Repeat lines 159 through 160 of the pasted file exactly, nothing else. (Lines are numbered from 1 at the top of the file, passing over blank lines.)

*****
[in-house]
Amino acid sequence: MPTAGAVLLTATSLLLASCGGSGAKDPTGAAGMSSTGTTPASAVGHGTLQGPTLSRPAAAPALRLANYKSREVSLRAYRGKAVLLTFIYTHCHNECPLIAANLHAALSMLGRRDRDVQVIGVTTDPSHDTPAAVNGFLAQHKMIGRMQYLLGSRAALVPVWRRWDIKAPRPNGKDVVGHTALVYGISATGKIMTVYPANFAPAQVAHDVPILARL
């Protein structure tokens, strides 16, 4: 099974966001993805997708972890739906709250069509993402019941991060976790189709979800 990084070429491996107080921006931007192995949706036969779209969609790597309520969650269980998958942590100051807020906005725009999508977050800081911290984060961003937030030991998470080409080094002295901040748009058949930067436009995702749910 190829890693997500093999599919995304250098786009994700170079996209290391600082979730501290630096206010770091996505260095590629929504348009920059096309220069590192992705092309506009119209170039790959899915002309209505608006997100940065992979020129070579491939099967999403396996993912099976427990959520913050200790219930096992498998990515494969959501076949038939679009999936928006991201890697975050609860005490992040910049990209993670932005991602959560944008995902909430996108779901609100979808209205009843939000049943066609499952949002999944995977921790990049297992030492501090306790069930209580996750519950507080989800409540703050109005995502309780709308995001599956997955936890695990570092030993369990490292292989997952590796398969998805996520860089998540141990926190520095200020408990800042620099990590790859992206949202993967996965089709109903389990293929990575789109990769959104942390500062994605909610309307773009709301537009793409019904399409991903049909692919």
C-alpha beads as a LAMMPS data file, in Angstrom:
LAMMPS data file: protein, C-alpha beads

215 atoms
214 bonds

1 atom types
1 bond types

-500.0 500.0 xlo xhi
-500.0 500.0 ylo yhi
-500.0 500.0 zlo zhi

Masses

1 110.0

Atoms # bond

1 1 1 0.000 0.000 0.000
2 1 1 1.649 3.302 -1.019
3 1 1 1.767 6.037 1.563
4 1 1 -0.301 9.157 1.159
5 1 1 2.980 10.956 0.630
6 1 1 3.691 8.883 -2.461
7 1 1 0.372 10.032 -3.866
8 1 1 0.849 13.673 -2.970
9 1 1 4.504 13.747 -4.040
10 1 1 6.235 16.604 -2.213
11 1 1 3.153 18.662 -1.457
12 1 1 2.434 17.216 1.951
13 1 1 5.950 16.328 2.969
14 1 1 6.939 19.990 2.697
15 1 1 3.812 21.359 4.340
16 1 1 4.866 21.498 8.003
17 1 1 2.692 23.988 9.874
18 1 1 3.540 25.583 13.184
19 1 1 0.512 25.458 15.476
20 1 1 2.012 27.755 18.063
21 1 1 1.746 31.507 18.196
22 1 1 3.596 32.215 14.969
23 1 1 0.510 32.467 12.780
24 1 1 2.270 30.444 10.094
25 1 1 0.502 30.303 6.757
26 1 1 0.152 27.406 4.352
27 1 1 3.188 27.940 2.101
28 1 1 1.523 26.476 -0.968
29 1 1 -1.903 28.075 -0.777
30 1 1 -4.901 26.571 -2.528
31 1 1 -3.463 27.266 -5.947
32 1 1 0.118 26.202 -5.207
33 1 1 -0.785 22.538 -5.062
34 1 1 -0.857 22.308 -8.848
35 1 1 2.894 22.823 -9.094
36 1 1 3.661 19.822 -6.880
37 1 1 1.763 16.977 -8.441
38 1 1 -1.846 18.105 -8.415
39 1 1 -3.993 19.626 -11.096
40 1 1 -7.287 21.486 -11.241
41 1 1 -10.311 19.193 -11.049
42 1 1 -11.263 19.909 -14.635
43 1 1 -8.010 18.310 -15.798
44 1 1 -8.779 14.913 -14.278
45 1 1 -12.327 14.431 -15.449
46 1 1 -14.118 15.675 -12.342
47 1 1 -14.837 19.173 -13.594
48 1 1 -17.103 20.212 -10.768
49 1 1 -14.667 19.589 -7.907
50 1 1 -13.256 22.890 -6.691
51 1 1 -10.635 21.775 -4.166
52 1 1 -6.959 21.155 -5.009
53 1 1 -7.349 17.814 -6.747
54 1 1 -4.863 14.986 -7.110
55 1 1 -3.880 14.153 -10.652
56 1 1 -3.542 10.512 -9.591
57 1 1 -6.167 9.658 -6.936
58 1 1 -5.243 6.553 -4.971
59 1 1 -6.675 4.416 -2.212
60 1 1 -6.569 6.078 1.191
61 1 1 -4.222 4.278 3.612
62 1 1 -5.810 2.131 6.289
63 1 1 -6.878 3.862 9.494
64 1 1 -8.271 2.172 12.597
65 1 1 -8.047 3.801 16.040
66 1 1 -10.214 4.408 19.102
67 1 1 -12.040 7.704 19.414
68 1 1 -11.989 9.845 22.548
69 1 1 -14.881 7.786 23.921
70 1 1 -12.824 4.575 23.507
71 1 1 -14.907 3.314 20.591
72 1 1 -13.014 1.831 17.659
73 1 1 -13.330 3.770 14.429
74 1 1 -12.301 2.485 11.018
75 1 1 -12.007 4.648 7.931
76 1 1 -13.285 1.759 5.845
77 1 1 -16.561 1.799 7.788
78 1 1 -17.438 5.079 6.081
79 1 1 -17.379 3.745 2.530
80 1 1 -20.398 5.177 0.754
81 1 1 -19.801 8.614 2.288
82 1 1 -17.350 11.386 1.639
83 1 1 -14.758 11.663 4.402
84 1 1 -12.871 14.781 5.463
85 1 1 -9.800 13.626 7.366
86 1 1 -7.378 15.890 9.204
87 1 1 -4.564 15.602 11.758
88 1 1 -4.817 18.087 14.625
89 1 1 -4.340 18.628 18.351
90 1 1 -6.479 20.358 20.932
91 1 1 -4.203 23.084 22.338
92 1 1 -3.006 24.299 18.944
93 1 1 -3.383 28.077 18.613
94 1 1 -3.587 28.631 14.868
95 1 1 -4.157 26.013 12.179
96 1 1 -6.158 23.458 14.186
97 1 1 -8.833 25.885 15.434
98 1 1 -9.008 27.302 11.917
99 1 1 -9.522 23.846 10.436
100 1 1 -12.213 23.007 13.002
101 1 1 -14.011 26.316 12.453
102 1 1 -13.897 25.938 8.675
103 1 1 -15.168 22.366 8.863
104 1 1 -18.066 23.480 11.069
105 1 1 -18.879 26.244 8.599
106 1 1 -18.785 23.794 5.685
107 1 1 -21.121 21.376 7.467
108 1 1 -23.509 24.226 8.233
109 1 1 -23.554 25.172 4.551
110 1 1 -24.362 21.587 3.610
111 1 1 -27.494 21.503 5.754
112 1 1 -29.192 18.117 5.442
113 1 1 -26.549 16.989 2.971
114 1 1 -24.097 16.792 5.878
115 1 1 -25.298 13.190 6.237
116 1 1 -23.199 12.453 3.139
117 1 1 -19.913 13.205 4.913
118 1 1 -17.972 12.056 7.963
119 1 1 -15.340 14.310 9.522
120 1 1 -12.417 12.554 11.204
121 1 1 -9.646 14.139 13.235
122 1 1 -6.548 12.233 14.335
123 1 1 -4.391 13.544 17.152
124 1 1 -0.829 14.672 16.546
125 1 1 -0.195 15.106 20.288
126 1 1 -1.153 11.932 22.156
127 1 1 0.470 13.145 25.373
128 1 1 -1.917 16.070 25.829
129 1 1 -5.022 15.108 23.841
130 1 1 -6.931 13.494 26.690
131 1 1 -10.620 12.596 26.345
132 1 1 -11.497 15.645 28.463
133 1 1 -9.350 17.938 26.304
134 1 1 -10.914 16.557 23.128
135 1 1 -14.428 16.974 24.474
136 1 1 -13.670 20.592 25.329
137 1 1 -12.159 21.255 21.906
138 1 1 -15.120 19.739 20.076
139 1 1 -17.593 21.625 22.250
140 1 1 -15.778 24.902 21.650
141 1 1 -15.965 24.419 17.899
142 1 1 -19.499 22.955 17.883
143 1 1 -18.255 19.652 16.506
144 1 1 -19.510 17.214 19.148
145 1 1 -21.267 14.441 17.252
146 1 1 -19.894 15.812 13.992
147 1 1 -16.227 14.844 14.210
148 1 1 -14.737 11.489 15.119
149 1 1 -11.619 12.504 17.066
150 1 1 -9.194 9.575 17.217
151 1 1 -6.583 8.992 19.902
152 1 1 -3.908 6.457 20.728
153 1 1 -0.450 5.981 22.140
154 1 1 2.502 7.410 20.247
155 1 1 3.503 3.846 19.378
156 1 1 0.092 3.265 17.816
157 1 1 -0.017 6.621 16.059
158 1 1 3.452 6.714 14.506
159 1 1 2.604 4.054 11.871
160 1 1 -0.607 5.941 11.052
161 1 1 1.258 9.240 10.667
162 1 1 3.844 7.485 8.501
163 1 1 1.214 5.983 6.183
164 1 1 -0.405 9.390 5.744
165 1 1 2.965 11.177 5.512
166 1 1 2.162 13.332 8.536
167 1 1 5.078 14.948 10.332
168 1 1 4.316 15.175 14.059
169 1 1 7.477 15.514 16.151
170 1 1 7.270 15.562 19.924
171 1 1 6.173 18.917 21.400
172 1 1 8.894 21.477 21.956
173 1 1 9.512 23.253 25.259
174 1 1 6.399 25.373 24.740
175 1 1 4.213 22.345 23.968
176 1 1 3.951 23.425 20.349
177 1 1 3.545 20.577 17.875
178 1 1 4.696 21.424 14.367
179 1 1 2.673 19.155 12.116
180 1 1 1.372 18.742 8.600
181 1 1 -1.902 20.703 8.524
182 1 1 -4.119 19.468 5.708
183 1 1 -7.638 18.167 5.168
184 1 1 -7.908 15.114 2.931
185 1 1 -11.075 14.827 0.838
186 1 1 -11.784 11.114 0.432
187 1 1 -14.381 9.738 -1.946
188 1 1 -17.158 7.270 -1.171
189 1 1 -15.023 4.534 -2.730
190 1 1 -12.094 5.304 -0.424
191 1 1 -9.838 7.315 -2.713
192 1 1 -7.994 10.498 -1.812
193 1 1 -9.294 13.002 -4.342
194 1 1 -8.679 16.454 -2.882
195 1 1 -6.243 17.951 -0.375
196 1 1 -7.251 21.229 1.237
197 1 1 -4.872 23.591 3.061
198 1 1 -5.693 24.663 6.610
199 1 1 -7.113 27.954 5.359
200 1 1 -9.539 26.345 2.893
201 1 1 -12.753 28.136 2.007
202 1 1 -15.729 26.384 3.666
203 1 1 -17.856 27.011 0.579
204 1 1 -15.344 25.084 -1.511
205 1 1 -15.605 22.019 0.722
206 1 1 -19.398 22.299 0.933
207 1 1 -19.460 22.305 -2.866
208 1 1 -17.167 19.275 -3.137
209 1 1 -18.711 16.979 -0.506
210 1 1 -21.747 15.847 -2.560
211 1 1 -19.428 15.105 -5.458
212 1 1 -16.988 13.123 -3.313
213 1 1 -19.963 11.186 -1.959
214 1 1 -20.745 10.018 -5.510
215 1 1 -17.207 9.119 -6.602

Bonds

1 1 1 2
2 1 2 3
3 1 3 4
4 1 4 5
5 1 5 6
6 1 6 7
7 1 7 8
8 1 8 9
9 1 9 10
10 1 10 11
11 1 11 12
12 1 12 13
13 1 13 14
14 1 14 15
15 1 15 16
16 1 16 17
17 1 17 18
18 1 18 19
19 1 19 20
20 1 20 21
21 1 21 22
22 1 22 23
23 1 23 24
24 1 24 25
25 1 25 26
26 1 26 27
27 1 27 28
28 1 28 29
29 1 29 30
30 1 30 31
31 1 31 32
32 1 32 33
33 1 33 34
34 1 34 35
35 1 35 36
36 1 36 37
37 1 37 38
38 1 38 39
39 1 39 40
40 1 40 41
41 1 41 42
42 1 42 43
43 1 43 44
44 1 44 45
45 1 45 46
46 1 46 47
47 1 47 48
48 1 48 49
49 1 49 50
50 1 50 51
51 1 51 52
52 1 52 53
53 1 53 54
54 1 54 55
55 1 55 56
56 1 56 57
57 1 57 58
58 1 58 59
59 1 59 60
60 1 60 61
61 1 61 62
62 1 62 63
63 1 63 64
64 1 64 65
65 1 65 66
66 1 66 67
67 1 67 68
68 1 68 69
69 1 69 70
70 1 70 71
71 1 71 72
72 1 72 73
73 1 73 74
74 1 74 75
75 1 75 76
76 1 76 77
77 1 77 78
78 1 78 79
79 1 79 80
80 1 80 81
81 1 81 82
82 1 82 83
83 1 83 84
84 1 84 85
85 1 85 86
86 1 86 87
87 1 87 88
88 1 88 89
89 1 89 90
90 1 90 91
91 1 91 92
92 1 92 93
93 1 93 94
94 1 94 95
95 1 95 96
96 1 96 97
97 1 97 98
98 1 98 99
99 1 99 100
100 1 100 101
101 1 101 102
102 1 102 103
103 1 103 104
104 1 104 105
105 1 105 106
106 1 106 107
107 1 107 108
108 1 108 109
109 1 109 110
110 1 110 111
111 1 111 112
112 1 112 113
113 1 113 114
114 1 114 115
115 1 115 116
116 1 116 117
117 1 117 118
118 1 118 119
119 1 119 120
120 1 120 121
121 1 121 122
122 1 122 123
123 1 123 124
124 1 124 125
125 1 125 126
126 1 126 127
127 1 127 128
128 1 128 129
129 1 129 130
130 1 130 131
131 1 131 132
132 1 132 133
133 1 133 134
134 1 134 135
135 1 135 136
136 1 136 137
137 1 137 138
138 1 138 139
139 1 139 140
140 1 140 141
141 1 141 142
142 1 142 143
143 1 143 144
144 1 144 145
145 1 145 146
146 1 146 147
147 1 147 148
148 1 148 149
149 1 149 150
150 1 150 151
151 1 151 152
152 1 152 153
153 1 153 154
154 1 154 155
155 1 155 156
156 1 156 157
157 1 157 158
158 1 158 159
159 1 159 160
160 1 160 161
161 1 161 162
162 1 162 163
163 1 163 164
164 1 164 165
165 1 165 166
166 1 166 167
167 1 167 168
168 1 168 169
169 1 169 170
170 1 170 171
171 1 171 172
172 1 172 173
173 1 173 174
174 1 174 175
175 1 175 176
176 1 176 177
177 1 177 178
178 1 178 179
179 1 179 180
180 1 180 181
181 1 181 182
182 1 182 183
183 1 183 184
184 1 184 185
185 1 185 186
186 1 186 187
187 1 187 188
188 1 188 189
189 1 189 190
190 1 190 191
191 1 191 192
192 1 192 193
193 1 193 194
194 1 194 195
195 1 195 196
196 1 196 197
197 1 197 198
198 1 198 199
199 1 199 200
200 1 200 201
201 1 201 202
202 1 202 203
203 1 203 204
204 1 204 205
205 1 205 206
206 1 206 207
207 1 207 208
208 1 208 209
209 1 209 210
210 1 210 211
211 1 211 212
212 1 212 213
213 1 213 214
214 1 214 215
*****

144 1 1 -19.510 17.214 19.148
145 1 1 -21.267 14.441 17.252